The problem with that is the oil and gas industry doesn’t get $18 billion in subsidies. It does pay high taxes, and particularly in Alberta’s case, props up the welfare programs Singh loves with equalization payments.

Singh declared war on the fossil fuels industry. He’d finish the job Trudeau started in destroying Alberta. Shockingly, races are hairline tight in some ridings, including Edmonton Centre and Edmonton Griesbach, between Conservative and NDP candidates.

After how former NDP premier Rachael Notley decimated the province, why are Albertans, other resource-rich provinces, and First Nations who want to get their energy projects going, even toying with voting NDP? Imagine if Singh declared his intent to destroy Ontario’s auto industry or Quebec’s aviation industry? 

Singh’s cradle-to-grave socialism that will harm middle-class Canadians and small businesses is hardly all that should worry Canadians. 

Singh promotes division by accusing Canada of being a “place of racism” saying “Muslims are not safe in this country” without offering proof because there is none.

What else does he support?

• Vaccine passports,

• A government-enforced stay-at-home order to combat COVID-19,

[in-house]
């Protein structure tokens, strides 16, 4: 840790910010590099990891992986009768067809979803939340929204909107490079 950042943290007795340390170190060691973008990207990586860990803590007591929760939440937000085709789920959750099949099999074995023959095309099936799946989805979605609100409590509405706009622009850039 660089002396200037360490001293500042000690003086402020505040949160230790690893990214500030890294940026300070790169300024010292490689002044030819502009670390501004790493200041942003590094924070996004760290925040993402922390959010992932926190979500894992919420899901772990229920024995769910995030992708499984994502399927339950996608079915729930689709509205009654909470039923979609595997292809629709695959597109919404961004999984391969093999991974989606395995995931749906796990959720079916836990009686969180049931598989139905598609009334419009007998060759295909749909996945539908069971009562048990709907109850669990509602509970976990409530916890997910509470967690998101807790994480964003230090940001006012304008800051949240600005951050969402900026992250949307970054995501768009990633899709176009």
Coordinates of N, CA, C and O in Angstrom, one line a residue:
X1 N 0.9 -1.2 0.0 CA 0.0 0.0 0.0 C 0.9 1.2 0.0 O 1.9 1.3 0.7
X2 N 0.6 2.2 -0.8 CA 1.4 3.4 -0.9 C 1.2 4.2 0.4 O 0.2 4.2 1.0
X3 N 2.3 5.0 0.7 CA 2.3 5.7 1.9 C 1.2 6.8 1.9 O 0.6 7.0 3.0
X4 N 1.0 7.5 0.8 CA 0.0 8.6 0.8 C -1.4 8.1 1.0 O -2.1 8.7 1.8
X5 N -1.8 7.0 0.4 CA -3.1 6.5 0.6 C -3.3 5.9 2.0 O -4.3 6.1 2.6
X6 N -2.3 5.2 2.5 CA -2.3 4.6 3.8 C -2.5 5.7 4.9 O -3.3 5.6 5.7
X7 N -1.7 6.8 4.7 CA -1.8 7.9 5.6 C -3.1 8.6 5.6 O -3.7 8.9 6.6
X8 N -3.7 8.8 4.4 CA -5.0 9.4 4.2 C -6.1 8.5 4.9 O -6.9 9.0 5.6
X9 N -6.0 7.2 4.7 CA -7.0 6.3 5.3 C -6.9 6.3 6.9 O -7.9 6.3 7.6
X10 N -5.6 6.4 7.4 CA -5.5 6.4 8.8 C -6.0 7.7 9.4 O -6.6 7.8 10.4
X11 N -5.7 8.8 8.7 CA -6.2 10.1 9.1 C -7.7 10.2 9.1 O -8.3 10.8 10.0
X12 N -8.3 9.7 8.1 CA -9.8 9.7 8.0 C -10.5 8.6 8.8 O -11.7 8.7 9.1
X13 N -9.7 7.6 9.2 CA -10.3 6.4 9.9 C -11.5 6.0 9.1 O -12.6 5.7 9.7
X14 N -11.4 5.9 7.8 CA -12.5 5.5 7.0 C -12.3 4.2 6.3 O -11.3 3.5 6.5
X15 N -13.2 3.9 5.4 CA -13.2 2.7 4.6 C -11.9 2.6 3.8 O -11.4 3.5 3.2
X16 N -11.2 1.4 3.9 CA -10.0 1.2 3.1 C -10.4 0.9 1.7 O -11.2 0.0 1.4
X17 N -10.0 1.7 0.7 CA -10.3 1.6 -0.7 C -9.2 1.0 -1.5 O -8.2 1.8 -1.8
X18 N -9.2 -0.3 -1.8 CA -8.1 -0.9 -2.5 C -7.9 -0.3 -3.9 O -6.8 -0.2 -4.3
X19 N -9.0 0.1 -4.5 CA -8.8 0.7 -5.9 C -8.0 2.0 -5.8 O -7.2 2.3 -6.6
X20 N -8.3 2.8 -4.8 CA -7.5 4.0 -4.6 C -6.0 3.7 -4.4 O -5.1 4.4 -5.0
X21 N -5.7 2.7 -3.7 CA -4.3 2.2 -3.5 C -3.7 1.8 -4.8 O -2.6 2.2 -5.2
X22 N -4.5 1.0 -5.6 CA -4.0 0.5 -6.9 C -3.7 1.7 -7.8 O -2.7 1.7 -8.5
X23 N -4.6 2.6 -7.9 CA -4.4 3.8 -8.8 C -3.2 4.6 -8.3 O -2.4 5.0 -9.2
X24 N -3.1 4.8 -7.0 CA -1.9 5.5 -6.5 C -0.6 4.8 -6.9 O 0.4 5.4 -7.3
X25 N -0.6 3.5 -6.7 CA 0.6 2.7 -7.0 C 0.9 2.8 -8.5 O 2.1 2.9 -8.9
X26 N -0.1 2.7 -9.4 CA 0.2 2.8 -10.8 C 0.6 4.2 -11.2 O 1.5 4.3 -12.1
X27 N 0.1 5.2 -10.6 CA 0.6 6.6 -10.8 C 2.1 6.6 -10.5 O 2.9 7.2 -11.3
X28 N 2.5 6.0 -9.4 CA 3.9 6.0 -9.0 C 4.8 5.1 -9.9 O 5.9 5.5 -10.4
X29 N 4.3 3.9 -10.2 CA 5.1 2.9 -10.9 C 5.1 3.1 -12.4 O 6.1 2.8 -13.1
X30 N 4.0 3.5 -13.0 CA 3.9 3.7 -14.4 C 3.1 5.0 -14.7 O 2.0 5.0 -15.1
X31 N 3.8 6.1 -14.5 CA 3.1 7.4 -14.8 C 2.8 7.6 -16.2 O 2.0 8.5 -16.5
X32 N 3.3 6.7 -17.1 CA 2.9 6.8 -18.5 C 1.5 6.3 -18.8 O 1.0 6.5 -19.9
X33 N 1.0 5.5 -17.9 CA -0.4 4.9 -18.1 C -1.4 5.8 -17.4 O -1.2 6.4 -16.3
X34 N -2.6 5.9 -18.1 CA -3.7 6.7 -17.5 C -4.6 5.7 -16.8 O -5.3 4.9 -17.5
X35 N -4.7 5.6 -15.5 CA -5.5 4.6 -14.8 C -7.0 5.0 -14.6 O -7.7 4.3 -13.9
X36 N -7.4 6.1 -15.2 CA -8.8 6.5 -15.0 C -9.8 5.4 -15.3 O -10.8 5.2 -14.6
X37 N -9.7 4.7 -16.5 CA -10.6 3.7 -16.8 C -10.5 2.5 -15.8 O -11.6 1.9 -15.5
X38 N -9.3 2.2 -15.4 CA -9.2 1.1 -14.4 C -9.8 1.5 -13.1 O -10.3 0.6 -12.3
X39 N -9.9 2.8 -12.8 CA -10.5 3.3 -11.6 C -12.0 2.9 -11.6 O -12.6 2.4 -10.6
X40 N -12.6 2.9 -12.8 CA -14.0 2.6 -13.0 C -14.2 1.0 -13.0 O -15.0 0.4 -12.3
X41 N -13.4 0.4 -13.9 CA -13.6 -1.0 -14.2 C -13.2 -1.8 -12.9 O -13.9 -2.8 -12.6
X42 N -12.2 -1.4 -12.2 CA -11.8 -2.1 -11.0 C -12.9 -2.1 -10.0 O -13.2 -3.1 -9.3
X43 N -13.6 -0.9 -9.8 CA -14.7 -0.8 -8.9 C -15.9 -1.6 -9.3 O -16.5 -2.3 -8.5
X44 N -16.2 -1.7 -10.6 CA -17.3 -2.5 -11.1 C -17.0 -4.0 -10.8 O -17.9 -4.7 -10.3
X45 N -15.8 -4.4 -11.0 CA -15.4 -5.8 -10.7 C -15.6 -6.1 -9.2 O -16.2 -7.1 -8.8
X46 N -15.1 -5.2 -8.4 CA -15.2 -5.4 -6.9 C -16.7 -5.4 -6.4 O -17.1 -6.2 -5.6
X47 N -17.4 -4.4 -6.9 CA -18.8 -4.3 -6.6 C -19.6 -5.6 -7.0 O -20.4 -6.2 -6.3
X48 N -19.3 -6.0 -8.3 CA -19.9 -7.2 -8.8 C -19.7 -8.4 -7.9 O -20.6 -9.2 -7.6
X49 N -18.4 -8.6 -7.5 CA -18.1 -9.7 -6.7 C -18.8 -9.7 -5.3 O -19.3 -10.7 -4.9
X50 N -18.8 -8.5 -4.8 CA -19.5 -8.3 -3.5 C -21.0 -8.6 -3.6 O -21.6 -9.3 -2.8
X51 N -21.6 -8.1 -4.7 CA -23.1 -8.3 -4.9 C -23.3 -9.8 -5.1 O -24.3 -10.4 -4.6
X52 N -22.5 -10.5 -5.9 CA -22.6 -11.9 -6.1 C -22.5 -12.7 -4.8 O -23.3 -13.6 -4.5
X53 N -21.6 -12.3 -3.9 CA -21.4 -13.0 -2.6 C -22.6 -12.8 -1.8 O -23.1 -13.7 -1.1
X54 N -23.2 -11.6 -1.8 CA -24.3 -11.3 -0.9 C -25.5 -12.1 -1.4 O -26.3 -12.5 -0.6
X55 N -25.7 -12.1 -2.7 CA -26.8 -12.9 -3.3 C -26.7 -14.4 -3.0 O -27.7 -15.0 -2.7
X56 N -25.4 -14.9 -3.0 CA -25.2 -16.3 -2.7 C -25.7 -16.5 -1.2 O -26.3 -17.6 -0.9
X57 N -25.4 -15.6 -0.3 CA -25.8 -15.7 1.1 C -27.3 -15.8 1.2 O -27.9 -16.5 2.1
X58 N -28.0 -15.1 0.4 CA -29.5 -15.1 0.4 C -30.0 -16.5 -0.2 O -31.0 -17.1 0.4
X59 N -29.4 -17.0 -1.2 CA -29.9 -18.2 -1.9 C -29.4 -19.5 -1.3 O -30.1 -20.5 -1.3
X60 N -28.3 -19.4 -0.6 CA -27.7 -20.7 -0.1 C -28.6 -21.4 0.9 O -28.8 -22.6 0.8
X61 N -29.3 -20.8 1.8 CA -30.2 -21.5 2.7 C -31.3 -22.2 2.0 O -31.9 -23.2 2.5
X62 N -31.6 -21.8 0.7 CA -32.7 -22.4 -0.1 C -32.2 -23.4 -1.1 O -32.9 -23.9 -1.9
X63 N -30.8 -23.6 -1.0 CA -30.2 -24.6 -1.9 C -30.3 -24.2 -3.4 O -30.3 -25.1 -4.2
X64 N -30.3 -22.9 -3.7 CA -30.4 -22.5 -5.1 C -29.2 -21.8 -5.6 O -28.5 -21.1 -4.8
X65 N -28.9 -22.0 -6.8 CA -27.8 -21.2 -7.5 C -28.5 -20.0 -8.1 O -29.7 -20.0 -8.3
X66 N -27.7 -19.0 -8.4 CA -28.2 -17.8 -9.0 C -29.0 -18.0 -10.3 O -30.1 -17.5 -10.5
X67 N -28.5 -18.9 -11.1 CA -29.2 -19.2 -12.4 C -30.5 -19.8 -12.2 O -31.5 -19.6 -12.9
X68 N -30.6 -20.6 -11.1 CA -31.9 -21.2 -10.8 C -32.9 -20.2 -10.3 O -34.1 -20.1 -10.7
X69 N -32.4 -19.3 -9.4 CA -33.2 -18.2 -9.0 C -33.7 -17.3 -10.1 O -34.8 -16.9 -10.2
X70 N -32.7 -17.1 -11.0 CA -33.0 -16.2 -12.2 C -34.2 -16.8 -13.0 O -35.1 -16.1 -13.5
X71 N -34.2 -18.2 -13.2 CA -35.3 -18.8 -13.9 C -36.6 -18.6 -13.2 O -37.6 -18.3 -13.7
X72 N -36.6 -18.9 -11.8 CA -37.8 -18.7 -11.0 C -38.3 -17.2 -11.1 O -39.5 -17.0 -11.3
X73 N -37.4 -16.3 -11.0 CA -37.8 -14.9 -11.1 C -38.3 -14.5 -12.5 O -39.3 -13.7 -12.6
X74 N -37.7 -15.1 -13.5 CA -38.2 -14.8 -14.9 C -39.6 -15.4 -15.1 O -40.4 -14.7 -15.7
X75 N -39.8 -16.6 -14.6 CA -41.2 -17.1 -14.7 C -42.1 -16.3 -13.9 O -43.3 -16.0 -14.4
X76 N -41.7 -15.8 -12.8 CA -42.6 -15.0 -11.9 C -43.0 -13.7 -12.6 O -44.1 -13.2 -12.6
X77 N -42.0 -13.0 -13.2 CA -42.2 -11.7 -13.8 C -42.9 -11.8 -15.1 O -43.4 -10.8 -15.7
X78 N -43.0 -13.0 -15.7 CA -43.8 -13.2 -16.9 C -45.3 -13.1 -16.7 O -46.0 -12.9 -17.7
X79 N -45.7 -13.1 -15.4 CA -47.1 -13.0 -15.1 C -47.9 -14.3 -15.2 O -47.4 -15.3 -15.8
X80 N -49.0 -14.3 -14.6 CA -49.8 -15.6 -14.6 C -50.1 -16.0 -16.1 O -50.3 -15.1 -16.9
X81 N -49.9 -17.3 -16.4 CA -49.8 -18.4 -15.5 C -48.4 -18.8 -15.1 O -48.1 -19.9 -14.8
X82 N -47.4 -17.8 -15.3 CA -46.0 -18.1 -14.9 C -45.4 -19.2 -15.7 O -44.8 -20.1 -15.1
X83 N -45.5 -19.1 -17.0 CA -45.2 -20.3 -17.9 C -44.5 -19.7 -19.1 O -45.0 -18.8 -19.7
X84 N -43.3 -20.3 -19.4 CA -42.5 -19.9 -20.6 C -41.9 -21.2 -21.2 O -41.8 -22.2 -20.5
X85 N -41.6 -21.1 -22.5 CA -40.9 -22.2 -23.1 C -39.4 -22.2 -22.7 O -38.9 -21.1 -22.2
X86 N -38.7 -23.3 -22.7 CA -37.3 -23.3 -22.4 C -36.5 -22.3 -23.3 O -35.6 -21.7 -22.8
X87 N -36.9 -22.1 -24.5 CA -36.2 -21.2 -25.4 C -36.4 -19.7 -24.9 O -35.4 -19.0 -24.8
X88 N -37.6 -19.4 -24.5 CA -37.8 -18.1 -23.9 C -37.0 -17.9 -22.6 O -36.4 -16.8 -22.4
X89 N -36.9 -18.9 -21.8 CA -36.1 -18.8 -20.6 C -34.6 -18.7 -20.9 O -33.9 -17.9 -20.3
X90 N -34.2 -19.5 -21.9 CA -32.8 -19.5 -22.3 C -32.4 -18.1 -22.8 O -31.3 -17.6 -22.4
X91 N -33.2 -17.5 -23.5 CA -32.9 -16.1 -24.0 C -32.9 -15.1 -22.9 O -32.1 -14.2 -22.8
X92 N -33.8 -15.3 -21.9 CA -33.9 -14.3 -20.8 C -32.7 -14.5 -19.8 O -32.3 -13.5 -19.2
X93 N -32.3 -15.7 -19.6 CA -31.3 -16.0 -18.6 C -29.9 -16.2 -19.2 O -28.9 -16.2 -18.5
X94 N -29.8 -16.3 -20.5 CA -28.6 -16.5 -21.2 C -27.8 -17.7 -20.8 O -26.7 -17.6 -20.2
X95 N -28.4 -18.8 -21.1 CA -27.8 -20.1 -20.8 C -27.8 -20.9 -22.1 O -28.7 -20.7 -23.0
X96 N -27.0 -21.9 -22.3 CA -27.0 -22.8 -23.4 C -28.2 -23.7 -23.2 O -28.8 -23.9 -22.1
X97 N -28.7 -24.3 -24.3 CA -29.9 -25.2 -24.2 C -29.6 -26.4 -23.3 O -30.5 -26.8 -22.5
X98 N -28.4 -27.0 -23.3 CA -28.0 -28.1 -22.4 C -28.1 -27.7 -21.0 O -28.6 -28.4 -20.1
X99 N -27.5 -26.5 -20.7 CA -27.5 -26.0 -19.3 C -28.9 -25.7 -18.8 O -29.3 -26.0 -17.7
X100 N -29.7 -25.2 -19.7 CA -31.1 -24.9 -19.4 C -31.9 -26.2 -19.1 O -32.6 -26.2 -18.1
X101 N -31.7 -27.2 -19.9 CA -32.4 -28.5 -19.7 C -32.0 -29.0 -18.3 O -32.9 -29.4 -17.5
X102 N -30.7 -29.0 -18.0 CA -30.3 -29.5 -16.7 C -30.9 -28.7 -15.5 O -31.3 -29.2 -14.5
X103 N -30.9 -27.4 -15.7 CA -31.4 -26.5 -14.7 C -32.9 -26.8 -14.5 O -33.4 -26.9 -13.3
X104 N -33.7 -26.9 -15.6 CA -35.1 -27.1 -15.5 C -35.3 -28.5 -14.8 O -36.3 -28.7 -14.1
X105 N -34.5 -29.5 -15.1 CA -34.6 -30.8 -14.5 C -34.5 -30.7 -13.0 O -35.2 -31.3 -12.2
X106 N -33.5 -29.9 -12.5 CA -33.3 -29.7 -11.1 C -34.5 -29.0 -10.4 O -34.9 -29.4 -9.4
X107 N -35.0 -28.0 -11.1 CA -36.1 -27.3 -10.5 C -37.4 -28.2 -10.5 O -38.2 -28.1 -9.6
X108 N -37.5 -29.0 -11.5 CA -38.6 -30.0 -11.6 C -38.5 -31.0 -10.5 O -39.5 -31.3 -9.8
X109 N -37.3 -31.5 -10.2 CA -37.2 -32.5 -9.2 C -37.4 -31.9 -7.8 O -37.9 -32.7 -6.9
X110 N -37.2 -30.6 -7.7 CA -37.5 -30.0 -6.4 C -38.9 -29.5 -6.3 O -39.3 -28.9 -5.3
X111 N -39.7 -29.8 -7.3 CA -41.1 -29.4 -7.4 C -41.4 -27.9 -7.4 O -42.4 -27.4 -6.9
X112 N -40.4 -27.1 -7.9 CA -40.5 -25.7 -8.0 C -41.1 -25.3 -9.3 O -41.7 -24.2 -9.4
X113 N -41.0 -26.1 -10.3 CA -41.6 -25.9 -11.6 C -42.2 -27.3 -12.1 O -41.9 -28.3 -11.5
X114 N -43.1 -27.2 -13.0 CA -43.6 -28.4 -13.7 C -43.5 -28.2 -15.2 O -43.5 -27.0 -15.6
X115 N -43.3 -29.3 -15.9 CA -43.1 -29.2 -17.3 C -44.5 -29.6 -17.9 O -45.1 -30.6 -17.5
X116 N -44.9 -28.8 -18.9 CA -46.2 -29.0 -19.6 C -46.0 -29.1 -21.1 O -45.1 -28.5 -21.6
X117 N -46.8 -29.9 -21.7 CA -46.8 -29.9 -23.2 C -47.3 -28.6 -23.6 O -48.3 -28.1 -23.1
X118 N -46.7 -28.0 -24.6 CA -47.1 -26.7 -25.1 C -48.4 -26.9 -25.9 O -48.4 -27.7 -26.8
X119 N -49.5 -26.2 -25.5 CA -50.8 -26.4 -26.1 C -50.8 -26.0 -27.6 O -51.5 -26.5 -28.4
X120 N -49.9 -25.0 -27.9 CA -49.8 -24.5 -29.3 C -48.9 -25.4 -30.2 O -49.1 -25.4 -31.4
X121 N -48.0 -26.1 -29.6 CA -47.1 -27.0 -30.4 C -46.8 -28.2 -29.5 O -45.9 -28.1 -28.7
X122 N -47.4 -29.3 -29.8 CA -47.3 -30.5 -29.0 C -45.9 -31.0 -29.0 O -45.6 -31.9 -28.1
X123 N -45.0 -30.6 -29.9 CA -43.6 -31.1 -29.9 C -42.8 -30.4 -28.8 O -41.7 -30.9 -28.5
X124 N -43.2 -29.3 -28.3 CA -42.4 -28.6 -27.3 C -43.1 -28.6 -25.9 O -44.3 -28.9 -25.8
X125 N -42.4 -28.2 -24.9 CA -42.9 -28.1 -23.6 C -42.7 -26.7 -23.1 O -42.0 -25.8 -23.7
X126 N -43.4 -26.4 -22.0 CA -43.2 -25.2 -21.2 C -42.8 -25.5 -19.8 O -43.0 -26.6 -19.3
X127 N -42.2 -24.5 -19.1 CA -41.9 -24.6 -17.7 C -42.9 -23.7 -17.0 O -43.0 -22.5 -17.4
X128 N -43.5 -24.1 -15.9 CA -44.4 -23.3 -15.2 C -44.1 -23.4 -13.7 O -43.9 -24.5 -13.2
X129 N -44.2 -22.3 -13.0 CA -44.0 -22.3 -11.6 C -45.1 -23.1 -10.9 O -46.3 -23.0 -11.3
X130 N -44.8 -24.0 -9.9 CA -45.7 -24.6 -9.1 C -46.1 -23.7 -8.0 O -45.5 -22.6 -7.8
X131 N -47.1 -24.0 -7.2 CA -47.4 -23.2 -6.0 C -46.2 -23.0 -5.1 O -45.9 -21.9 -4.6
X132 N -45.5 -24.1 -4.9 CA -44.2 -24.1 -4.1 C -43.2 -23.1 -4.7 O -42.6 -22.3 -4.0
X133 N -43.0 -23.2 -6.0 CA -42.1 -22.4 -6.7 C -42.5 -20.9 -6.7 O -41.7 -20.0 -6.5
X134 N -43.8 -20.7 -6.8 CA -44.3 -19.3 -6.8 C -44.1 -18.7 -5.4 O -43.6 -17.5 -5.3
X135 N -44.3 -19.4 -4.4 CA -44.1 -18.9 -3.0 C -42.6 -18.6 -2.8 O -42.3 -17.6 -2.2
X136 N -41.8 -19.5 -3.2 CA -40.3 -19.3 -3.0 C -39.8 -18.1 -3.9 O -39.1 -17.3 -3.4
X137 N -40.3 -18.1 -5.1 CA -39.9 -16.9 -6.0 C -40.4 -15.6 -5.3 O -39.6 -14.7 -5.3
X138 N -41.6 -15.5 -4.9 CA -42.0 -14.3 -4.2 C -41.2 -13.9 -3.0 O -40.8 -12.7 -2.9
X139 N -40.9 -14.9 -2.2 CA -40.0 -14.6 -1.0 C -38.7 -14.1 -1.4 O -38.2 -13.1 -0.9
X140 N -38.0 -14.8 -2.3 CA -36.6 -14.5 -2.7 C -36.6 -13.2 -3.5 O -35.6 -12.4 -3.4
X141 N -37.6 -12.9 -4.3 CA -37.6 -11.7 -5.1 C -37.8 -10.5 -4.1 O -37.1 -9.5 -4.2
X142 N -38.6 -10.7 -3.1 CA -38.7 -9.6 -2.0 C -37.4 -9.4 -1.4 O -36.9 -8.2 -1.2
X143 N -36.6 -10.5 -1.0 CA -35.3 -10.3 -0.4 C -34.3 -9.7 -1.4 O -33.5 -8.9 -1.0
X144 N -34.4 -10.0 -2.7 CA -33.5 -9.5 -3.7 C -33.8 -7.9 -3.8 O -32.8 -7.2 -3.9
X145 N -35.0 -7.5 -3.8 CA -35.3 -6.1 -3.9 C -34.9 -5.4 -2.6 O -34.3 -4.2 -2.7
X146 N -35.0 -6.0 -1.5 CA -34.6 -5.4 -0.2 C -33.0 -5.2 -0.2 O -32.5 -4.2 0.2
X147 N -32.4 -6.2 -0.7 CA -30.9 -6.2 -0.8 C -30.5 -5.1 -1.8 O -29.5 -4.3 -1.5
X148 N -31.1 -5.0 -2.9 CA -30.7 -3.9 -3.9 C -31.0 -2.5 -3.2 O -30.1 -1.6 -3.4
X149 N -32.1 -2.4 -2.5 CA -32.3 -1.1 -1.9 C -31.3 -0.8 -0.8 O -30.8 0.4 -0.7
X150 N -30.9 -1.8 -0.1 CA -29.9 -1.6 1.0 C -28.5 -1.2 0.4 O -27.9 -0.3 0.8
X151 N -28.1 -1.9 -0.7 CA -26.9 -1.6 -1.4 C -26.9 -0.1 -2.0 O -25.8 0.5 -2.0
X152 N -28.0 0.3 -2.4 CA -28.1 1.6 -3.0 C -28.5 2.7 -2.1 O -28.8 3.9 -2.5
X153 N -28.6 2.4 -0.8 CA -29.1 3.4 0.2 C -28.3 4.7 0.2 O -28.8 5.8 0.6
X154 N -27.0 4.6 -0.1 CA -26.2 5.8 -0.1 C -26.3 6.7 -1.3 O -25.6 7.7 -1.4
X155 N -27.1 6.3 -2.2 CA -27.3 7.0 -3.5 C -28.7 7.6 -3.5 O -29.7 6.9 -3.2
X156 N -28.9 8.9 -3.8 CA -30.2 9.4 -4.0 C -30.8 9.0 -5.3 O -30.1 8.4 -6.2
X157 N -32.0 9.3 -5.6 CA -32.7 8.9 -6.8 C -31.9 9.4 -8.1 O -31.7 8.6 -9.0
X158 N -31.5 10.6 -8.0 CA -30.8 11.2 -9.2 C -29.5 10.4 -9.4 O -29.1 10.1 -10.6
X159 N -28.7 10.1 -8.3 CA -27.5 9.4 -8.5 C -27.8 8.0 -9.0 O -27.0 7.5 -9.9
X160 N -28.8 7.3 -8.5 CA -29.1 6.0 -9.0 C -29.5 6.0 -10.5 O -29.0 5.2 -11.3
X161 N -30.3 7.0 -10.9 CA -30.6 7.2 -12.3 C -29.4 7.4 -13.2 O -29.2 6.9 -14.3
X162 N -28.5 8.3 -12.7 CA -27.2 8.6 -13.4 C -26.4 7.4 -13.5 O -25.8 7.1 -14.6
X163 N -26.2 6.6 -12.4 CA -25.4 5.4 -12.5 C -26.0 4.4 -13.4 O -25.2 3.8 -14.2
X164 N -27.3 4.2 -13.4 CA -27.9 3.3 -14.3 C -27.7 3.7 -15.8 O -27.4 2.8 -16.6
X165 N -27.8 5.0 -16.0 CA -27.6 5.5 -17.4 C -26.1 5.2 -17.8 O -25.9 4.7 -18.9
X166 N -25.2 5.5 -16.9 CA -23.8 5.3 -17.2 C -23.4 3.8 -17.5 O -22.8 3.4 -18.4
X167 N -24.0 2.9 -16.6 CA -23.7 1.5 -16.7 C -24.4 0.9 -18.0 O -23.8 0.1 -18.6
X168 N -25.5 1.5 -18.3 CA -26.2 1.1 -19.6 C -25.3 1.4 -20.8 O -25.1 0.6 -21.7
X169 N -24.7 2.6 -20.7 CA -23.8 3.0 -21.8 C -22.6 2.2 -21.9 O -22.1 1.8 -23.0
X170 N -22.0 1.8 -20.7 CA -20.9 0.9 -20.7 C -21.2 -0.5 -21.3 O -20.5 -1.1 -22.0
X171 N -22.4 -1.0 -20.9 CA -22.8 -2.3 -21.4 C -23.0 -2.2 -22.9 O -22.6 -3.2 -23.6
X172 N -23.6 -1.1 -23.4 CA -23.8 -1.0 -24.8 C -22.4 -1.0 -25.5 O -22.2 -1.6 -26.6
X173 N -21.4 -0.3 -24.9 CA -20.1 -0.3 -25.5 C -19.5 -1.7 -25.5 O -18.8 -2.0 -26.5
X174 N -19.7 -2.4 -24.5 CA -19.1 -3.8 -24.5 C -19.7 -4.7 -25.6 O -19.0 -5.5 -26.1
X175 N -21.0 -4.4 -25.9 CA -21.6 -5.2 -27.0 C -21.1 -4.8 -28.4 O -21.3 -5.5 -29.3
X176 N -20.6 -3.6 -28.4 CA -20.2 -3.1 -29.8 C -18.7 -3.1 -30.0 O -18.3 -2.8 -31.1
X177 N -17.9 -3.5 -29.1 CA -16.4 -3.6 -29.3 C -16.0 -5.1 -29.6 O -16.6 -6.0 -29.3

• Pouring more money into the wasteful United Nations and World Health Organization,

• Citizenship tests for immigrants covering “very basic and simple topics” to demonstrate their understanding of Canada,

• Canadians struggling to get programs funding for their children in school should pay for free English courses for immigrants,

• Immigrants that commit serious crimes in Canada should only be deported back to where they came from “if it is safe for them to return,”

• Even if the federal government doesn’t improve its ability to screen out potential terrorists, Muslim immigrants shouldn’t be banned from entering Canada,

• Government should regulate online hate speech,

• Children under 18 should be legally able to receive gender-transition treatments, banning parental authority,